by Brian Mahany
Government economists have declared that the recession is over. Slowly the nation begins to dig out from the mess. Although the stock market has largely recovered, many huge and venerable institutions are either gone or restructured. Bear Stearns, Madoff Investments Securities and Lehman Brothers all were given high marks by auditors shortly before they collapsed, leaving thousands of stunned investors in their wake.
Investors depend on auditors to provide accurate and complete information about the companies they review. Unfortunately that often didn’t happen in recent years. The auditors were either asleep at the switch or complicit in the fraud.
David Friehling, the auditor for Bernie Madoff, was arrested and charged with fraud for his involvement with the Madoff funds. For a mere $14,500 per month, Friehling signed off on Madoff’s books every year from 1991 through 2008. At his plea hearing, Friehlng admitted that he never checked to see if Madoff really had the billions of assets he claimed. He simply took Madoff’s word “at face value.”
Few auditors are criminally charged, although the SEC, investors and even the companies being audited are turning up the heat and heading to court.
Why would a company being audited be upset at a poor audit? Just ask the folks at Milwaukee’s Koss Corp. Koss, a manufacturer of headphones, was shocked when its vice president of finance was caught embezzling $34 million dollars from the company. That’s a lot of money for any company, but especially for a small manufacturing business that has net sales of approximately $42 million per year. Koss’ VP, Sujata Sachdeva, stole just about everything there was to steal before being caught.
Koss says that they paid accounting giant Grant Thornton to audit their books. They say had their auditors done their job properly, Sachdeva would have been caught long before she left the company nearly broke. According to Koss, Grant Thornton failed and has now filed suit against them.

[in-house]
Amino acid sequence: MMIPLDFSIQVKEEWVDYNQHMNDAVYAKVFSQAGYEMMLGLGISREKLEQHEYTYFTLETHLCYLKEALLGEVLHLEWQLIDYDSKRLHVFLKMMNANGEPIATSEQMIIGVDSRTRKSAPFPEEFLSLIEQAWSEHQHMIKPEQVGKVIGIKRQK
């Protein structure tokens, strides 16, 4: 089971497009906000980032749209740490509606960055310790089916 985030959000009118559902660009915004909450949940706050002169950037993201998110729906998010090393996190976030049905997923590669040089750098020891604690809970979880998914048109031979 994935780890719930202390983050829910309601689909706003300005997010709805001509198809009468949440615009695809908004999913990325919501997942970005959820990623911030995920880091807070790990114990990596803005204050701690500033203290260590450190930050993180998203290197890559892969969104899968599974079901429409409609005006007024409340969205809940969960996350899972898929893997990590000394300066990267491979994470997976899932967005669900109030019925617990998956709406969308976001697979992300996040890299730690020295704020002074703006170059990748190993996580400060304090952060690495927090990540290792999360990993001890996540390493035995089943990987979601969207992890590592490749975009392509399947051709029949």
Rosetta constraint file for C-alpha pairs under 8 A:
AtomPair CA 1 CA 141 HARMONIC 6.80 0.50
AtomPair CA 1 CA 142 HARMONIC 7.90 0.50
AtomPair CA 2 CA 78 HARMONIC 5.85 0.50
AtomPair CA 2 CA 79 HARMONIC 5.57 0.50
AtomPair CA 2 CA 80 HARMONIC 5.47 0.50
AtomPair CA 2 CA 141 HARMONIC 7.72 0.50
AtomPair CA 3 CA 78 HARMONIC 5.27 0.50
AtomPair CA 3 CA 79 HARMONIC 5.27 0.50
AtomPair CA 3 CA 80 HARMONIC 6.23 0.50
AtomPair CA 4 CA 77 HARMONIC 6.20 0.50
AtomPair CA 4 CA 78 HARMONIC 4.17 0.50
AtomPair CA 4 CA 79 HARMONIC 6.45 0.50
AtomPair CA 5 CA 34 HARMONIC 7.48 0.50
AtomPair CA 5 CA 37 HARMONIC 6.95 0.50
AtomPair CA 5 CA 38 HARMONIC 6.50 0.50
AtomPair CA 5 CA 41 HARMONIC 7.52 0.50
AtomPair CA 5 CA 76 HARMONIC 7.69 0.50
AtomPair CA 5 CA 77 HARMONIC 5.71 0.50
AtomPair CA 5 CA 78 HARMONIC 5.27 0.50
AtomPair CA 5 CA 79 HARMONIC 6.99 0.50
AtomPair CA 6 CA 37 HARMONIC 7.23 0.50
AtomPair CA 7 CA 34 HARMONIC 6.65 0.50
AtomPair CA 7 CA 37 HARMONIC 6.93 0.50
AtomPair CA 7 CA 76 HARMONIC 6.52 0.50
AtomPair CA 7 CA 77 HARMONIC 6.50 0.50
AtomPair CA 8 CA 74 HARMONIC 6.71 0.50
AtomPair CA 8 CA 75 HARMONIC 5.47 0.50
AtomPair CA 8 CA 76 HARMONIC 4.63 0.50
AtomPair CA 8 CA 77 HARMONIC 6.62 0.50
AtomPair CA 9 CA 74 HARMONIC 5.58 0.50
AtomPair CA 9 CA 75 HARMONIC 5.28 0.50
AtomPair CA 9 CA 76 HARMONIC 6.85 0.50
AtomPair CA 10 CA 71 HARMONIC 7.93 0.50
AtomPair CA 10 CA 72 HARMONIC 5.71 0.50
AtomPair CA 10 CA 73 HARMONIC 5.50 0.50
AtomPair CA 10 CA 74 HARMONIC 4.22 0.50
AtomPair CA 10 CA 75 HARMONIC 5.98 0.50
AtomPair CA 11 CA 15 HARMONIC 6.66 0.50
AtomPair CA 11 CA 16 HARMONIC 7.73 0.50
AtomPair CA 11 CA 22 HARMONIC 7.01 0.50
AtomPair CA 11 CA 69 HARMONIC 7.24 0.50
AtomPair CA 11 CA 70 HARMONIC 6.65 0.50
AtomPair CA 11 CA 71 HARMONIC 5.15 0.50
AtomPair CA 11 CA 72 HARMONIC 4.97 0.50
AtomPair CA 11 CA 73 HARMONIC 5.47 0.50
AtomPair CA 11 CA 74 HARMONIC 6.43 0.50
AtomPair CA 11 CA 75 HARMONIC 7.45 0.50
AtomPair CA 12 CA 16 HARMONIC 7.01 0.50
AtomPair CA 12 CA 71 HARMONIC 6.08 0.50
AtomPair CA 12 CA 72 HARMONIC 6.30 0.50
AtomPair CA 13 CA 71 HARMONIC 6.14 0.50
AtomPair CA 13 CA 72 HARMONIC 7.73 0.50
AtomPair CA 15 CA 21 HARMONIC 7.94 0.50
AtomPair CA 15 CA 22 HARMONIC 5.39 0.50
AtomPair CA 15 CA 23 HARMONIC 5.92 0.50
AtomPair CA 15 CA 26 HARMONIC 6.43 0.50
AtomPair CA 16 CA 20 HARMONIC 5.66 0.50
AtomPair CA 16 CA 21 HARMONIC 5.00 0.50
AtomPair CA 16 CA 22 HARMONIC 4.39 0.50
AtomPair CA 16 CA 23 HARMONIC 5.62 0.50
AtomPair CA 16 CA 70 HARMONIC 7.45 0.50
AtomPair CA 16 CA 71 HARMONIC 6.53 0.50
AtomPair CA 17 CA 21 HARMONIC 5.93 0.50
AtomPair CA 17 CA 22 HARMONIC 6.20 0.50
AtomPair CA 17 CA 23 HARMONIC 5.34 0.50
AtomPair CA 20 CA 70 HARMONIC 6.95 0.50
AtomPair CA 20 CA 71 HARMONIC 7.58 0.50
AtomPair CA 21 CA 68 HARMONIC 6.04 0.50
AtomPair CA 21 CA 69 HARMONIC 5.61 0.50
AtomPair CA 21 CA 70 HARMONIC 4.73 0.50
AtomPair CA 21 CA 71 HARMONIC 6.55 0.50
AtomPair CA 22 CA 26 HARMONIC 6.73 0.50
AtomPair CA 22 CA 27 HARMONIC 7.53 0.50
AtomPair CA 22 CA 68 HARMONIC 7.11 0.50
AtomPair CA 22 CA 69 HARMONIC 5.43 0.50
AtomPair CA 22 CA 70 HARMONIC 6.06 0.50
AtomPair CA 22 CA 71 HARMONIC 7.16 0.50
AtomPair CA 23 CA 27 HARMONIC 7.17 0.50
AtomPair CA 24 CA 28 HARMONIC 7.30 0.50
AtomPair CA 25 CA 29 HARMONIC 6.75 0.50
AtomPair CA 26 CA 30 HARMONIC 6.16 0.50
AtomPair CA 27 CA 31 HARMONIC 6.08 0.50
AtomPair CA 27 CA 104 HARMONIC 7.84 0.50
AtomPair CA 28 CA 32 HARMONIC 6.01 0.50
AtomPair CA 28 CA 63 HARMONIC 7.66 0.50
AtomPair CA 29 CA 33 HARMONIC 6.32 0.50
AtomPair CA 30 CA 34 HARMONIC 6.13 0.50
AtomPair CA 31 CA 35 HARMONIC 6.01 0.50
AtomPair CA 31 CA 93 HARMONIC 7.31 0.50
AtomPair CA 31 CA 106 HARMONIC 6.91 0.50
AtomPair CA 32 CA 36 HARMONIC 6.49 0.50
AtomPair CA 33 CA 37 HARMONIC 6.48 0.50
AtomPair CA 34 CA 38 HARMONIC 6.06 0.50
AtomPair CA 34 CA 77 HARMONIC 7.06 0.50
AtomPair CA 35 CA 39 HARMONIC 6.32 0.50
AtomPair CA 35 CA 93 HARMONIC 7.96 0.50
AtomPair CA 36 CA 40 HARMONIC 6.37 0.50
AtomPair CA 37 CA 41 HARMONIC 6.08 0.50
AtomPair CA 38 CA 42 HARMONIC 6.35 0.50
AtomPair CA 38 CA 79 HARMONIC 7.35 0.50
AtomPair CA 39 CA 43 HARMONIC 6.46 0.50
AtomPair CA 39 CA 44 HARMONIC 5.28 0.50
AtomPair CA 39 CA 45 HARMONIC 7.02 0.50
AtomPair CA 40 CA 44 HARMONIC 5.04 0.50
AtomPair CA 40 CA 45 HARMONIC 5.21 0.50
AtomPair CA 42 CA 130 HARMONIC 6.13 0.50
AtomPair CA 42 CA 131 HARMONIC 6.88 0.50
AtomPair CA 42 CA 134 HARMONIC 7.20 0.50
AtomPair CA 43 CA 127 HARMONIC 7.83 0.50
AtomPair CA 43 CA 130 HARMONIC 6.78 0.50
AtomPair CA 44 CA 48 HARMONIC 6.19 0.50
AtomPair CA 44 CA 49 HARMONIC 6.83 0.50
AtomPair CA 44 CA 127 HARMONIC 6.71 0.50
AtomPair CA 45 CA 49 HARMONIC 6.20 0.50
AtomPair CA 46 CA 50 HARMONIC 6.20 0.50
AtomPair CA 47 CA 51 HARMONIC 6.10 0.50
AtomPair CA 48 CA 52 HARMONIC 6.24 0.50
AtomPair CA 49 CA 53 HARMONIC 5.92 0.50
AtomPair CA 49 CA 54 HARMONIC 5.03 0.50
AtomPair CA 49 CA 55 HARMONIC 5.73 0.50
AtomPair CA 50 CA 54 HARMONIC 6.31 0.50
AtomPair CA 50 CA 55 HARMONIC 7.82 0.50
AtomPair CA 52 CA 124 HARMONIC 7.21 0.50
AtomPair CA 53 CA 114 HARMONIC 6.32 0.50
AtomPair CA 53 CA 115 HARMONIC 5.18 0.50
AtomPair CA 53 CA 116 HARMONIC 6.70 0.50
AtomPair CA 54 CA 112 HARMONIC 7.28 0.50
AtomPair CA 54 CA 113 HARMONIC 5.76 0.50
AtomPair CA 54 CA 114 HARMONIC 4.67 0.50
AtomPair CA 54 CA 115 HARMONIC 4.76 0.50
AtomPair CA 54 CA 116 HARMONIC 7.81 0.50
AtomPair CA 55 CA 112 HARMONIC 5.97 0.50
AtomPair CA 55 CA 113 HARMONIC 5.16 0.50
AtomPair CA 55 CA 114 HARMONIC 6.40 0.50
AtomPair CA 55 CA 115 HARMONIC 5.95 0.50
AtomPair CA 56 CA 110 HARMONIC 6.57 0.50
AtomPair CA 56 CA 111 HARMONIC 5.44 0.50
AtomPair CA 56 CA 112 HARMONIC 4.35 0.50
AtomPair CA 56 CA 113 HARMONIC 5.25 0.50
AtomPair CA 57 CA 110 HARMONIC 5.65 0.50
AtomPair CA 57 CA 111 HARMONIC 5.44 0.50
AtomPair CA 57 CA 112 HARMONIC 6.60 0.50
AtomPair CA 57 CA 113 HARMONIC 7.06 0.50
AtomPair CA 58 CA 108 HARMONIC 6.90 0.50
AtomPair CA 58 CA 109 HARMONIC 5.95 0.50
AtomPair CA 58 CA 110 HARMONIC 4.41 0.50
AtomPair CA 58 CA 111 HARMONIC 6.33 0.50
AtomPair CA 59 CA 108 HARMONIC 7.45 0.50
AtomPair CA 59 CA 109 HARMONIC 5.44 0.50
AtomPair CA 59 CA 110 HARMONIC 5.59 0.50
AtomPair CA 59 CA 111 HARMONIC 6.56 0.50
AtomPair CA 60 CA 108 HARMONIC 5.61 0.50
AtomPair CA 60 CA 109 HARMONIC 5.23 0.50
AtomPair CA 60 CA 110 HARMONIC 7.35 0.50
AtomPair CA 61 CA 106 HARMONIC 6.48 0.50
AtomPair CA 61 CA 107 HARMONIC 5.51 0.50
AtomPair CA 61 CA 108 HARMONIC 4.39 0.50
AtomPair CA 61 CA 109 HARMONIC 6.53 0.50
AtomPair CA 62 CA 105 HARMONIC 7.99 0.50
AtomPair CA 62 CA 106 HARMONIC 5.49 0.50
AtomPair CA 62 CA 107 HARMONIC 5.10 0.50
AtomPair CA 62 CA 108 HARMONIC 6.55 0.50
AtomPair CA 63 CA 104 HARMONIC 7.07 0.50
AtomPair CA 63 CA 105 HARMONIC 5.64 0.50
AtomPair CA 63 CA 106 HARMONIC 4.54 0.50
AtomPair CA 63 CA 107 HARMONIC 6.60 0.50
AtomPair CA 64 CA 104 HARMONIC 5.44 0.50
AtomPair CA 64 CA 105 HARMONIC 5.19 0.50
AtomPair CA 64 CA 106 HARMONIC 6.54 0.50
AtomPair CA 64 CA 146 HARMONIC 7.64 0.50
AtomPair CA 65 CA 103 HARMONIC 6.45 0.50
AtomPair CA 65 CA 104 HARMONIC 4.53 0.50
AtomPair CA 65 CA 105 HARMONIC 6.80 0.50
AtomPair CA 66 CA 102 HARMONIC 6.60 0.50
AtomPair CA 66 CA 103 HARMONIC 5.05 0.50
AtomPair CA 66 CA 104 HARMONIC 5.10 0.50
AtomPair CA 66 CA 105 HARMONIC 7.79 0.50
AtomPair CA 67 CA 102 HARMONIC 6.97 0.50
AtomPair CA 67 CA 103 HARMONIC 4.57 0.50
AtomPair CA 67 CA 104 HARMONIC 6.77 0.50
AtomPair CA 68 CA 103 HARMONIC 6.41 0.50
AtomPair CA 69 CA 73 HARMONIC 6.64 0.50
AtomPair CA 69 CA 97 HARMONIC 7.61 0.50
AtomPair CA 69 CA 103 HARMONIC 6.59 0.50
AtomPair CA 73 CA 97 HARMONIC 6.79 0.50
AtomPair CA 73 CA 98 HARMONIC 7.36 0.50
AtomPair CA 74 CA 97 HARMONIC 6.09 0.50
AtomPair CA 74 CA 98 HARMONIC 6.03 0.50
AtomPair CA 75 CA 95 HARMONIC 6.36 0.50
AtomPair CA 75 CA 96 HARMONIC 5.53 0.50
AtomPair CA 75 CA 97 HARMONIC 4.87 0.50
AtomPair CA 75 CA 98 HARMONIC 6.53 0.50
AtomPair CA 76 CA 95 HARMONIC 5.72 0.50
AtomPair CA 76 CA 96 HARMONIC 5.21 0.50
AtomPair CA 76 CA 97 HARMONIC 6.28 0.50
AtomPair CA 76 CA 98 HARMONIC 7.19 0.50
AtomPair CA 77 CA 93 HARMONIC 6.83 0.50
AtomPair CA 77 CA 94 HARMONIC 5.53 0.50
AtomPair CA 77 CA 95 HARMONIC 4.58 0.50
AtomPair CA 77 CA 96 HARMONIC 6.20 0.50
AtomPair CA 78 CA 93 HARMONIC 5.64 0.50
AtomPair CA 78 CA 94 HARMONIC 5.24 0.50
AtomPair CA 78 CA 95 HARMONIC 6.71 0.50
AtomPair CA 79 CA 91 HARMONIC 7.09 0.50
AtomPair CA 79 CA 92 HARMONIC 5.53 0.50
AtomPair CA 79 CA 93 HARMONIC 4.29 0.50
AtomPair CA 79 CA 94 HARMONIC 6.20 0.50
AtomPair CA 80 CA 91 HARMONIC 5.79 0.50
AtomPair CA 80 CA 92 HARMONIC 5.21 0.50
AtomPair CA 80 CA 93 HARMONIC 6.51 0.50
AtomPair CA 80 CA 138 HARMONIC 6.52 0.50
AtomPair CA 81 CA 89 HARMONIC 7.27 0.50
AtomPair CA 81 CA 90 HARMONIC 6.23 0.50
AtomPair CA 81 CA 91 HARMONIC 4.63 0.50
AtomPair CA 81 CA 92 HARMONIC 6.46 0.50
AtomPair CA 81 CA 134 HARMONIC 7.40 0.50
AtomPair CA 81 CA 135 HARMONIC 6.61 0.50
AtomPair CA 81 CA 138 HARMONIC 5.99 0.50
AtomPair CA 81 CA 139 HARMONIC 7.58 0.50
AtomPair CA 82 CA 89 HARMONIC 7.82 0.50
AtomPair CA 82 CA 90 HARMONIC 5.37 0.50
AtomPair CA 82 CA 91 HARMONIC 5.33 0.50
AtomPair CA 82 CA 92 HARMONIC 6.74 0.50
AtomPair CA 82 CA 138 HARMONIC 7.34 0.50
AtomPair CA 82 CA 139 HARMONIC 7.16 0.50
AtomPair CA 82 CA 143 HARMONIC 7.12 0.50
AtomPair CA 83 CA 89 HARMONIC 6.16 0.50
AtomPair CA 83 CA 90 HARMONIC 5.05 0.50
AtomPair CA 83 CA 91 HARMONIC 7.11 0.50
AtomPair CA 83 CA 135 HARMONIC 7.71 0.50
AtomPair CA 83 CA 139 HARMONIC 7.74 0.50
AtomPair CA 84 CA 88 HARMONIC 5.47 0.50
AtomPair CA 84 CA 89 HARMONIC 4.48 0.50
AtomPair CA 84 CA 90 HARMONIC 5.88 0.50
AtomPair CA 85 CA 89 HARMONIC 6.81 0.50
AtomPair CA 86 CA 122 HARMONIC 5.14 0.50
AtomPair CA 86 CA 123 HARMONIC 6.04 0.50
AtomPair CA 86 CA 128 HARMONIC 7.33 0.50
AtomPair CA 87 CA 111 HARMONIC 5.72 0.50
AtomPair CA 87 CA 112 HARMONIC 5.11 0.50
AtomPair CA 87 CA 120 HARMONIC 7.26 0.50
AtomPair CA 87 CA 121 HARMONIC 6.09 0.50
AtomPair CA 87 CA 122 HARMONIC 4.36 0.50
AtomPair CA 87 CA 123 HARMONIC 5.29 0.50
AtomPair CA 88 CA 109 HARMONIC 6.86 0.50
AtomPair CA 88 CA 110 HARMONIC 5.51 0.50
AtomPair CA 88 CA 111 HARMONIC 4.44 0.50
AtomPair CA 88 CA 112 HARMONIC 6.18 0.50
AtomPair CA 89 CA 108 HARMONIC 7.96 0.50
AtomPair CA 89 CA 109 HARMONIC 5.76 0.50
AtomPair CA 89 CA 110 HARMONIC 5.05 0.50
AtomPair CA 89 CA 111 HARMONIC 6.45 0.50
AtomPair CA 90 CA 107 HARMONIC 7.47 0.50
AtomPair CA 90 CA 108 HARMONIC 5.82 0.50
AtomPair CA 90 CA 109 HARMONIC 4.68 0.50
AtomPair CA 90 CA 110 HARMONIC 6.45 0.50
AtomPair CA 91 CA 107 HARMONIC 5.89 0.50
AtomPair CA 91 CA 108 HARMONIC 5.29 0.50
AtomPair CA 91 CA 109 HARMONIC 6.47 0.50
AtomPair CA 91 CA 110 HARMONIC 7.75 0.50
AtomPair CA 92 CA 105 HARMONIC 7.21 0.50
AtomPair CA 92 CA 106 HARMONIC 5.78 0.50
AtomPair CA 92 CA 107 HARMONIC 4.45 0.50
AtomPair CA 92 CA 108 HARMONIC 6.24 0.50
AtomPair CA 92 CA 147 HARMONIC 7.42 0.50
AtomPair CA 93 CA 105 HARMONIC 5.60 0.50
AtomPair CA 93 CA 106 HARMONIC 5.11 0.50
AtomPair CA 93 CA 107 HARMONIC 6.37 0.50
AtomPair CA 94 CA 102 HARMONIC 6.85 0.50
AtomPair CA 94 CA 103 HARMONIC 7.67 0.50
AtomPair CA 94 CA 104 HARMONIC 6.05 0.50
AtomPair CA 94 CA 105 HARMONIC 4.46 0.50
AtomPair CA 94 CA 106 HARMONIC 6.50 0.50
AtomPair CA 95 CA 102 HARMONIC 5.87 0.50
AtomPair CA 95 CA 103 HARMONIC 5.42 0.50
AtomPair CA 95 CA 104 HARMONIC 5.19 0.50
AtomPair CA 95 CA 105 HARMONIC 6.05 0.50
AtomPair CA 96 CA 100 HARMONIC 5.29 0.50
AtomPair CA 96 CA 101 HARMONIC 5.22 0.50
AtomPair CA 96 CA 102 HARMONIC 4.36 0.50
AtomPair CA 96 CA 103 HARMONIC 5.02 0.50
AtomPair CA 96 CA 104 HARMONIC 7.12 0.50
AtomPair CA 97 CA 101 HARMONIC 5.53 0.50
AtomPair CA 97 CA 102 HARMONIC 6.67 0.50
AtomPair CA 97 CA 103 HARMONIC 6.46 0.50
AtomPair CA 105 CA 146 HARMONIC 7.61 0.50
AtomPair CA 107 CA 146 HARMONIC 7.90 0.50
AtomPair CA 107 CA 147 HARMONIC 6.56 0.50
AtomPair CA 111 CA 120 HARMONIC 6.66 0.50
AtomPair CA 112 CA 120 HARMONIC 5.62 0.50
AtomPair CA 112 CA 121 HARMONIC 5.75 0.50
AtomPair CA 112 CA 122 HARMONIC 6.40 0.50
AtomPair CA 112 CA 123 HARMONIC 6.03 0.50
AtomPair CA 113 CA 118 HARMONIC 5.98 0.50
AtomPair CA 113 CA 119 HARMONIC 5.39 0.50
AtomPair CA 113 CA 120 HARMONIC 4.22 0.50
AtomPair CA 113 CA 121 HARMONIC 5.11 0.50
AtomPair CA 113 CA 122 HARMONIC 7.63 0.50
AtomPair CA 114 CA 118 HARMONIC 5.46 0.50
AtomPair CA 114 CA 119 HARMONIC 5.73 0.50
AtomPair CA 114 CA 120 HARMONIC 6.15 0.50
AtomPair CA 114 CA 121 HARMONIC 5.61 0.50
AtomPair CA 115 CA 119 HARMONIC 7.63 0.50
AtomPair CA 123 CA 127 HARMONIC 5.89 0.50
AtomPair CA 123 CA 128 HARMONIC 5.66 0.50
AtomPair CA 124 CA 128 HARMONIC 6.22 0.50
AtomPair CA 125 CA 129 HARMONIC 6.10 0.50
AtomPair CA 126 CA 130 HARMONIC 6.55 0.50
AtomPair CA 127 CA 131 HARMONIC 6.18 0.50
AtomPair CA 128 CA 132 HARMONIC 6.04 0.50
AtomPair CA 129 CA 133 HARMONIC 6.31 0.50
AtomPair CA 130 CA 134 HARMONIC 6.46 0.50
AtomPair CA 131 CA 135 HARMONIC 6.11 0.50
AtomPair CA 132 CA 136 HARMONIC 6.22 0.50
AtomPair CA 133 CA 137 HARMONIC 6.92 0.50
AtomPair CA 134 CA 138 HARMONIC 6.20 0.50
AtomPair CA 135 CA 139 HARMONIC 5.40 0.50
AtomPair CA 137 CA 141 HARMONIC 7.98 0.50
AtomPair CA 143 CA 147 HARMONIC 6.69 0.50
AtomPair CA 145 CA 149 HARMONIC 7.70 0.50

New York’s former attorney general, Andrew Cuomo, charged another auditing giant, Ernst & Young, for its failure in connection with the collapse of Lehman Brothers. That action, filed several months ago, claims Ernst & Young quietly looked the other way as the company issued glowing earnings reports, reports that were grossly inaccurate.
A recent article in gurufocus.com suggests that auditors have simply become irrelevant. I disagree. A wave of gatekeeper litigation from investors suggests that auditors will not be allowed to slip quietly into the night. The public has the right to rely on audit reports and the auditing firms that provide them and has recently shown its willingness to hold auditors responsible for their slipshod work.
The SEC recently filed an action in the Southern District of Florida against members of a company’s audit committee (SEC v Krantz). The complaint suggests that regulators will not let company insiders simply close their eyes to the work of outside auditors, either.
What does it all mean? Investors have the right to expect auditing firms will do a proper job. If they don’t, they can and will be sued. Auditors may be asleep at the wheel but investors are not.
Mahany & Ertl is a full service boutique law firm that helps victims of fraud recovery their money. Our Wisconsin, Michigan and Maine asset recovery lawyers have helped people and businesses across the U.S. If you lost money in an investment scam, a phony welfare benefit plan or through the negligence of a auditor, stockbroker, accountant or lawyer, call us. Brian Mahany can be contacted directly at (414) 704-6731. All inquiries are kept strictly confidential.